Weaving Centre produces hand-woven textiles on site and has a selection of cloth and ready-made garments for sale. This is one of the few places where you can watch weavers at work.


Tashichhodzong


The “fortress of the glorious religion” was initially erected in 1641 and rebuilt by King Jigme Dorji Wangchuk in the 1960s. While other governments around the world ensconce themselves in fortresses of stone and steel, the seat of Bhutan's Royal Government is in a building that mirrors the country's culture and its people.

The building we see today is largely a modern affair, built in 1962 when His Majesty Jigme Dorji Wangchuk moved the government to Thimphu after a fire at its original location.

The complex's central tower is original. Tashichhodzong houses the main secretariat building, throne room of His Majesty the King of Bhutan. During the warmer summer months the monk body headed by His Holiness, the Je Khenpo, makes its home in the Dzong.

Overnight – Peaceful Resort in Thimphu


Day 2 - Hike to Cheri Monastery


A short drive through the countryside surrounding Thimphu brings us to the Jigme Dorji Wildlife Sanctuary, the largest protected area in the country. The park is home to several endangered species including the takin, snow leopard, blue sheep, tiger, red panda, and the Himalayan black bear. More than 300 species of birds have been catalogued within the park.

Our walk begins from the small village of Dodena. Our trail starts by crossing a covered bridge over the Thim chhu and we climb steadily to Cheri Goemba, a small monastery perched on the hill with a view over the Thimphu Valley. Shabdrung Ngawang Namgyel built this monastery in 1620, and this is where the first community of monks in Bhutan was established. The monastery is considered very sacred as it contains the ashes of Tempi Nima, the father of the first Shabdrung of Bhutan, and beautiful frescoes of Buddhist saints. Shabdrung also spent three years in retreat here and it’s a renowned meditation place even today.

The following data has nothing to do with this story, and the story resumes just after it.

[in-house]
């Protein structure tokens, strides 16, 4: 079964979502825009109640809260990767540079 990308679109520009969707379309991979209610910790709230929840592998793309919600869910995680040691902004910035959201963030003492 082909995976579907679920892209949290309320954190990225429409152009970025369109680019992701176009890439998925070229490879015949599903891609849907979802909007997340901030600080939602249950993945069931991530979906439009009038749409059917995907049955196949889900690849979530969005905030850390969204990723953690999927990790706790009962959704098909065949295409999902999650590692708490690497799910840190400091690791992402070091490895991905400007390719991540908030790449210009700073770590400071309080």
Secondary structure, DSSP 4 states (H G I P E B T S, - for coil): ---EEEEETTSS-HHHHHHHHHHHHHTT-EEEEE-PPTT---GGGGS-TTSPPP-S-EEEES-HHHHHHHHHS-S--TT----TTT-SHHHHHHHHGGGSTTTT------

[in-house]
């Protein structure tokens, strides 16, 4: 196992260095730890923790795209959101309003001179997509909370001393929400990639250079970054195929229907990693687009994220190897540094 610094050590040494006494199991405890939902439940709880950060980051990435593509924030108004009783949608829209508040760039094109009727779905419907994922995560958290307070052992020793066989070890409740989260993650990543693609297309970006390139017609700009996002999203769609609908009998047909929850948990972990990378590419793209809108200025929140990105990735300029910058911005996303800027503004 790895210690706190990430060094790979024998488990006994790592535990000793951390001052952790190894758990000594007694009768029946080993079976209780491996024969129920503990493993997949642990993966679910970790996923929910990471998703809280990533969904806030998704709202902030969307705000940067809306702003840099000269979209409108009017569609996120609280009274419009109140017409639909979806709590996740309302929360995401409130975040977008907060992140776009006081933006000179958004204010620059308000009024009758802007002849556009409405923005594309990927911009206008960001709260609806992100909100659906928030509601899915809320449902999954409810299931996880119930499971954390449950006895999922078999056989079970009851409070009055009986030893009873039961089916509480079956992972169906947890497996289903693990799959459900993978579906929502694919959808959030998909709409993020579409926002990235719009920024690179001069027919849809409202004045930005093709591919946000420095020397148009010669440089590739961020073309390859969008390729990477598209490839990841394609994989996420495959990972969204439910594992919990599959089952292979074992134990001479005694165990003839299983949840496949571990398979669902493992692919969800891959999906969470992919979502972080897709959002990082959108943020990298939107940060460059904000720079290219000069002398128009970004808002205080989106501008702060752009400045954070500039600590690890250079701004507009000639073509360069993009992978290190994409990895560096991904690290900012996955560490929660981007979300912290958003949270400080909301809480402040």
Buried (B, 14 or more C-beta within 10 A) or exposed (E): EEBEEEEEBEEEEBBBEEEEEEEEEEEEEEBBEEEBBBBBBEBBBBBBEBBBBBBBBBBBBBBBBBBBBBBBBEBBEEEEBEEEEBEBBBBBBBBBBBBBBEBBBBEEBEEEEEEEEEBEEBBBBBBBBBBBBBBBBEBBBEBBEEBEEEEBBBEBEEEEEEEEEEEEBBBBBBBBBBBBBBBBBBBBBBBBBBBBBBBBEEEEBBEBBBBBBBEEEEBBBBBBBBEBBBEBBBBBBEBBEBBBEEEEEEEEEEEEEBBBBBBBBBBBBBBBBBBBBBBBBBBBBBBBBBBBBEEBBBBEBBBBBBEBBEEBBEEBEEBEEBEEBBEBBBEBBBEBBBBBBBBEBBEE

After our visit to the monastery, we descend back the way we came, keeping our eyes open for the goral (wild goat) that are often spotted on the cliffs nearby. Back at the village of Dodena we will have picnic lunch along the clean and unpolluted Thimphu River.

Overnight - Peaceful Resort in Thimphu


Thimphu, Bhutan.
Bhutan

Day 3 - Thimphu – Paro


This morning, drive back to Paro valley which encapsulates a rich culture, scenic beauty and hundreds of myths and legends. It is home to many of Bhutan’s oldest temples and monasteries, the country’s only airport, and the National Museum. Mt. Jomolhari (7,300m) reigns in white glory at the northern end of the valley, its glacial waters plunging through deep gorges to form the Pa Chu (Paro River). The Paro valley is one of the kingdom’s most fertile, producing the bulk of Bhutan’s famous red rice from its terraced fields.

Your sightseeing in Paro includes visit to the following places:


Ta Dzong – the National Museum


On a ridge immediately above Rinpung Dzong is Ta Dzong, built as a watchtower to protect Rinpung Dzong. (“Ta” means “to see” in Dzongkha, so the watchtower of a Dzong is always called a “Ta Dzong”).

On account of their function, watchtowers are always round in shape. In 1968 Paro’s Ta Dzong was inaugurated as the National Museum, and now holds a fascinating collection of art, relics, religious thangkha paintings, Bhutan’s exquisite postage stamps, coins and handicrafts, together with a small natural history collection.


Rinpung Dzong


Built in 1646 by Shabdrung Ngawang Namgyal, the “fortress of the heap of jewels” stands on a hill above Paro Township. The approach to the Dzong is through a traditional covered bridge (called the Nemi Zam) and then up a paved stone path running alongside the imposing outer walls. The valley’s annual springtime religious festival, the Paro Tsechu, takes place in the courtyard of the Dzong and on the dance ground on the hillside above.